Enjoy the results

Once you develop a value proposition you feel comfortable with, test it inside your organization and in the marketplace to determine whether it resonates. Make sure you can defend your value proposition while ensuring it delivers on your brand promise.

If you articulate your value proposition and your customers and employees agree it's true, then it works. If they respond "So what?" you need to go back to the drawing board.

When you have a relevant and compelling value proposition in place, use it as the foundation that drives all communication from your business, both internal and external.

Make sure you convey your value proposition consistently through all communication vehicles, channels and touch points so that it becomes ingrained, that is to say, second nature to your employees and acknowledged by your prospects and customers.

To reiterate, a value proposition is vital because it provides the reasons and justification for doing business with your company over the competition.

The consequence of not having a relevant and compelling value proposition is that your company is likely to just blend into the crowd of merchant service providers selling only on price, while the rewards of employing a value proposition can be significant in terms of both increased market share and profit.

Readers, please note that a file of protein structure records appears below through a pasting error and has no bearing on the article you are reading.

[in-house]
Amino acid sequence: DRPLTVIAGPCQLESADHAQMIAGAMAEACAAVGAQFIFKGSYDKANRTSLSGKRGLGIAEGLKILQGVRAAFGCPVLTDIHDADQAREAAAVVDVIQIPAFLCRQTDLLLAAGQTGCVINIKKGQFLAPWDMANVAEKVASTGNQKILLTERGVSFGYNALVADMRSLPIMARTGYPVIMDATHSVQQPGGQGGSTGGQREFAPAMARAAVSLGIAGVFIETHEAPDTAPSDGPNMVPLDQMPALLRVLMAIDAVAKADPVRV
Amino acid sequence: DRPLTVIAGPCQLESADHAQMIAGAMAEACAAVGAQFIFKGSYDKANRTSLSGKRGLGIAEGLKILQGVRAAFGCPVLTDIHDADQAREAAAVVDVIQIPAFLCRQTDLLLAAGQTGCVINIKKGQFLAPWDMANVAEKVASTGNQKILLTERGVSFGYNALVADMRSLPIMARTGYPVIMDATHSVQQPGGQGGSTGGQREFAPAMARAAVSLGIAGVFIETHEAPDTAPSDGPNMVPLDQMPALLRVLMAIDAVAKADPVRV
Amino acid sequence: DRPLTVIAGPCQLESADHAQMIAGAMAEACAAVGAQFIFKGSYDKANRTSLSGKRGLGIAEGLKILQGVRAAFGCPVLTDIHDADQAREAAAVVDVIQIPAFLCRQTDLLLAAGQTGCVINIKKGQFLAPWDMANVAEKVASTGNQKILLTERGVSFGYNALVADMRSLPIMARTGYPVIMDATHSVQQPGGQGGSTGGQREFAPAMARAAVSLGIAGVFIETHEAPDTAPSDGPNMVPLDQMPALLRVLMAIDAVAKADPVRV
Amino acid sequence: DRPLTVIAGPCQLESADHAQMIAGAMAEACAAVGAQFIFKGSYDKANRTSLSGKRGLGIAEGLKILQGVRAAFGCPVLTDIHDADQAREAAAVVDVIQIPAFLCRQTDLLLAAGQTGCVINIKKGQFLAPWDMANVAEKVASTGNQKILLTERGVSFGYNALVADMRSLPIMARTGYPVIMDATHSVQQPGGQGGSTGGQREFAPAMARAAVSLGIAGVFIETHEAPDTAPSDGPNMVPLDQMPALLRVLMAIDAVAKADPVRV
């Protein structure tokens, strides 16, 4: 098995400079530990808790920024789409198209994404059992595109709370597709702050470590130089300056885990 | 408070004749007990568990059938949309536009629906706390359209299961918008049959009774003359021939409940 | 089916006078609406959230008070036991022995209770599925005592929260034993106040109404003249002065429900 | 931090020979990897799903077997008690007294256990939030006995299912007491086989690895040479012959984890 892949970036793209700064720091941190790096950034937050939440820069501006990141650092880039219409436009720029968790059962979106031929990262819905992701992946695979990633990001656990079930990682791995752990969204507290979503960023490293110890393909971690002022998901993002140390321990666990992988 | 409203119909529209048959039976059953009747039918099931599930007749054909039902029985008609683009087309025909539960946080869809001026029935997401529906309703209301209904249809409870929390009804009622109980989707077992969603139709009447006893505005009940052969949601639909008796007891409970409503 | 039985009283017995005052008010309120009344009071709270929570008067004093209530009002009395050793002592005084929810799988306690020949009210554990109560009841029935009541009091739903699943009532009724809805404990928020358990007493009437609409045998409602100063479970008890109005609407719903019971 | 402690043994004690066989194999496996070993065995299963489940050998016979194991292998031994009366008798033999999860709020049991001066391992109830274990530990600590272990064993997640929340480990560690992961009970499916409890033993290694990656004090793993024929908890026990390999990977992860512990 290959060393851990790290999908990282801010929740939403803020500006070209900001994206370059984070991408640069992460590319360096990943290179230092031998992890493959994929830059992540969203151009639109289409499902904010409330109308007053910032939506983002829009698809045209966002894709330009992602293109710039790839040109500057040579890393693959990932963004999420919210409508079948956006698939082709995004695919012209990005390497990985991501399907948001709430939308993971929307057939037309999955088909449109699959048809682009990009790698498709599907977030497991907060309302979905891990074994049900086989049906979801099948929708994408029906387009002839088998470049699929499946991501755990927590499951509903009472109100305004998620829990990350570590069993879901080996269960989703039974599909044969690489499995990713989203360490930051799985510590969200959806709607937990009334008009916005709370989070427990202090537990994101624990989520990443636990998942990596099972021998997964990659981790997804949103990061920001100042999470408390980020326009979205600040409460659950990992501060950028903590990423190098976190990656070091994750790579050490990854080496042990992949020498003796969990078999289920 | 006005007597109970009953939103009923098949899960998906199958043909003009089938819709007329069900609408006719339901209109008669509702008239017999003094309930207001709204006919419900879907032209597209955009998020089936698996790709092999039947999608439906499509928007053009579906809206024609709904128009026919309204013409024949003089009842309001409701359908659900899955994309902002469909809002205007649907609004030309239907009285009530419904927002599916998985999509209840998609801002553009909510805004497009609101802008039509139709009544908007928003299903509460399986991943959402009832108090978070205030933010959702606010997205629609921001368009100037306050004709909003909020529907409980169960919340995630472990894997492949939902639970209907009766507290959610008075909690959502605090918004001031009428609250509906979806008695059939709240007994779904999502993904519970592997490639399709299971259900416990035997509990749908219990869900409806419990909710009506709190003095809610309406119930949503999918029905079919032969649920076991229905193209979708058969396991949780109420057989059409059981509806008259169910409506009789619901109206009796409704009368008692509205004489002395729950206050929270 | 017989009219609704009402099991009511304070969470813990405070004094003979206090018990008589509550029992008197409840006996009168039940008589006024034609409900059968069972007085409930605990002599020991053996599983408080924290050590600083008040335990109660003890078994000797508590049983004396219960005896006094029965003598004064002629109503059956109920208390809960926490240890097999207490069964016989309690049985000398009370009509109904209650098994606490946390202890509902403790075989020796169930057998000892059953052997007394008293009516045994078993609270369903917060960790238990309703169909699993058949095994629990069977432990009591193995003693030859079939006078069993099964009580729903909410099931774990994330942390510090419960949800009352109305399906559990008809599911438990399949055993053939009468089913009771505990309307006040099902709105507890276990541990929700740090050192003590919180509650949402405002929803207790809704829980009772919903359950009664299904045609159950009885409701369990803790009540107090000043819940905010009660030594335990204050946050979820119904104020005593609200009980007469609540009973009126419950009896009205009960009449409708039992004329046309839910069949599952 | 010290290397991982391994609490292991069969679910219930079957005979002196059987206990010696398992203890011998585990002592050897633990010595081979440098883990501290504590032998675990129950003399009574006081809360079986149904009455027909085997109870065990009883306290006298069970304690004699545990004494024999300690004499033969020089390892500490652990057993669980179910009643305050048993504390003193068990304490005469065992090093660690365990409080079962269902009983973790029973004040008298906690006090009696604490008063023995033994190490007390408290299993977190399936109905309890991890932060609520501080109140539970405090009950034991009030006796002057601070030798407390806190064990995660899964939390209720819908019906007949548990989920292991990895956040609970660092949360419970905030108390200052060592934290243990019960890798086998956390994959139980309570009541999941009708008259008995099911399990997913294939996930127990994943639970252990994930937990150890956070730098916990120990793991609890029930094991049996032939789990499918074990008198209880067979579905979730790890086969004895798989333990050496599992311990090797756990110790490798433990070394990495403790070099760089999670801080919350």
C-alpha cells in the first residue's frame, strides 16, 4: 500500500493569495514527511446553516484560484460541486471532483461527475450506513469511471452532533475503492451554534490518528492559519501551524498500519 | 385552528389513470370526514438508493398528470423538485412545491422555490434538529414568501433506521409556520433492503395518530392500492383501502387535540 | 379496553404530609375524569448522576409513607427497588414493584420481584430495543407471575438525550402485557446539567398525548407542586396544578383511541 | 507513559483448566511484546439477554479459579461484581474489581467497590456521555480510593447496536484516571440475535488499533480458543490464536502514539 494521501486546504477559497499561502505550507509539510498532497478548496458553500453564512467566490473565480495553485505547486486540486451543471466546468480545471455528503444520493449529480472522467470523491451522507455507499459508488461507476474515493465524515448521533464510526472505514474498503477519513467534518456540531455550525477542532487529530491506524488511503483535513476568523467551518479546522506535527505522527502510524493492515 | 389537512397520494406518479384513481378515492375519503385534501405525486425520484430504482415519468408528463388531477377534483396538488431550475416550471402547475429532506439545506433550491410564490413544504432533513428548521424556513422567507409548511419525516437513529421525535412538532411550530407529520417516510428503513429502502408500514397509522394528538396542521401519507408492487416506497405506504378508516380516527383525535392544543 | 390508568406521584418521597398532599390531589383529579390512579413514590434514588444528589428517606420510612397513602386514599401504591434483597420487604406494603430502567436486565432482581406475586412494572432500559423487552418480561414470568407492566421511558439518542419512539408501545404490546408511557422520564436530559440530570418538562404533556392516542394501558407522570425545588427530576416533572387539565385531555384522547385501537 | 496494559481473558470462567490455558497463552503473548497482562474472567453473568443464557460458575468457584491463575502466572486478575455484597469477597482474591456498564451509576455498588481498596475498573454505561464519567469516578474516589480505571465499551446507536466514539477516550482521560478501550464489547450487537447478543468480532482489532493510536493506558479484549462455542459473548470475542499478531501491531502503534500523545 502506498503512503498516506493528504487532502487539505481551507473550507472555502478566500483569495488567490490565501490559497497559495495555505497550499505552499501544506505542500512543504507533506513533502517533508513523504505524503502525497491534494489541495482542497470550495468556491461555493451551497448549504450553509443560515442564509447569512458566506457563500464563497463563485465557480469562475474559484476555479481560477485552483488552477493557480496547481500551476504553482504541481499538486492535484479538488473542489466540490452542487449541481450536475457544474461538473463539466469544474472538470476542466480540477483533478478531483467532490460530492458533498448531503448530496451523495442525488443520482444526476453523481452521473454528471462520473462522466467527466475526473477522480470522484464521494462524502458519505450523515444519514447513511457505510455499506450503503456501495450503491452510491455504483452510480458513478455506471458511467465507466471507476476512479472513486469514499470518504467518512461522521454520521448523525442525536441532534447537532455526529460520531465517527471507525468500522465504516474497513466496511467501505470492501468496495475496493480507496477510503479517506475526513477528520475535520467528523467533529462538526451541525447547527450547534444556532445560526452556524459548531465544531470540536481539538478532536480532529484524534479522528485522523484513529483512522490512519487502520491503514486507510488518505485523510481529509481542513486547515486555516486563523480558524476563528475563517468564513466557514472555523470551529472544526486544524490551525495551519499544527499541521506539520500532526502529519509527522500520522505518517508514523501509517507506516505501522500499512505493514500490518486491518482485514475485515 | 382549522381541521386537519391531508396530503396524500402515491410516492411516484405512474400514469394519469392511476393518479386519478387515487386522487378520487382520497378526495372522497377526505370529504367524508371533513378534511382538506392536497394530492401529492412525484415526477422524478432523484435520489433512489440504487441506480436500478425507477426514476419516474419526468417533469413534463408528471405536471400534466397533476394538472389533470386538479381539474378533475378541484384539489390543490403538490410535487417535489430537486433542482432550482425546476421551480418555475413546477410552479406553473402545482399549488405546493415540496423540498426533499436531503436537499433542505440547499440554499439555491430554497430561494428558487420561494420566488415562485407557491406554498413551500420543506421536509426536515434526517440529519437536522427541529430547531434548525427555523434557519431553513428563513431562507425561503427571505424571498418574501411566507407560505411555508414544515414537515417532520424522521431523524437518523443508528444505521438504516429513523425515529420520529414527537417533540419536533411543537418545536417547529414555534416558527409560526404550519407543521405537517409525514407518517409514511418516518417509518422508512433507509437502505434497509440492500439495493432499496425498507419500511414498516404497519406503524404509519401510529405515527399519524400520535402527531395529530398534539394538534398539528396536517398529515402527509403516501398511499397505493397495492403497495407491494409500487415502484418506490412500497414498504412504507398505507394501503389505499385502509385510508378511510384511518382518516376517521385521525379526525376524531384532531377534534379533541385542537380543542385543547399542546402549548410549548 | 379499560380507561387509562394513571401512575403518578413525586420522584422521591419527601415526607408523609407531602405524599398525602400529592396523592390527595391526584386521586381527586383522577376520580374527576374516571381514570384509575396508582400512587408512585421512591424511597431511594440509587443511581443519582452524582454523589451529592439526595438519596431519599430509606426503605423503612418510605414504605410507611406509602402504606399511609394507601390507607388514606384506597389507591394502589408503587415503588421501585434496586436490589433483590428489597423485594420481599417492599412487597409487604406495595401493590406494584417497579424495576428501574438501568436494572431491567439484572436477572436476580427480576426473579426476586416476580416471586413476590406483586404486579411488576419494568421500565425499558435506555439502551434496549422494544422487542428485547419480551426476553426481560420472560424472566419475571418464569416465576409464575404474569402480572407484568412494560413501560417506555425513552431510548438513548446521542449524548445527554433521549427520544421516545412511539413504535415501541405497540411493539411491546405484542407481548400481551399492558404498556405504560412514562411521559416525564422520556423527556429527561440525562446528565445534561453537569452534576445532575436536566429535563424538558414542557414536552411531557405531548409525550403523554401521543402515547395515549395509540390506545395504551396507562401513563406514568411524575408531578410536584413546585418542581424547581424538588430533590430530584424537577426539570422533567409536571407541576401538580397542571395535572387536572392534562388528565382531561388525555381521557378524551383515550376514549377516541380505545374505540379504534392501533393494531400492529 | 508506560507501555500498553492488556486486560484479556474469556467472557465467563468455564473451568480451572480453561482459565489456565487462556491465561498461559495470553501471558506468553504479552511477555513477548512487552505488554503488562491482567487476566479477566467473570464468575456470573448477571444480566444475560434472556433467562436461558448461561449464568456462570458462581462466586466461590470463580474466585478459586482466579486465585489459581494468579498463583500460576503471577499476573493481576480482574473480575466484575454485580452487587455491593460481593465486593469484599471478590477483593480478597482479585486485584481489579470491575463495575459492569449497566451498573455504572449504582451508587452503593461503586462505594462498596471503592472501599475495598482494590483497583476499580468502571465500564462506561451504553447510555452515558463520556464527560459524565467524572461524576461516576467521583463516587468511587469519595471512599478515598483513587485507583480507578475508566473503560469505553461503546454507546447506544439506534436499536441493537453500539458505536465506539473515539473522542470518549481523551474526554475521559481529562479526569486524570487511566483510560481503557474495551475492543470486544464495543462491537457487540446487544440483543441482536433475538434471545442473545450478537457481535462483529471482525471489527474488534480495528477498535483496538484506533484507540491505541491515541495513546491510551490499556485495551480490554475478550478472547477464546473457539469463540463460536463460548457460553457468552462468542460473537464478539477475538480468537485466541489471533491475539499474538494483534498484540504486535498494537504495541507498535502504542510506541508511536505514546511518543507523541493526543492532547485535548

Peggy Bekavac Olson recently founded Strategic Marketing, a full-service marketing and communications firm specializing in financial services and electronic payments companies, after serving as Vice President of Marketing and Communications for TSYS Acquiring Solutions for more than five years. She can be reached at 480-706-0816 or peggyolson@smktg.com. Information about Strategic Marketing can be found at www.smktg.com.

Notice to readers: These are archived articles. Contact names or information may be out of date. We regret any inconvenience.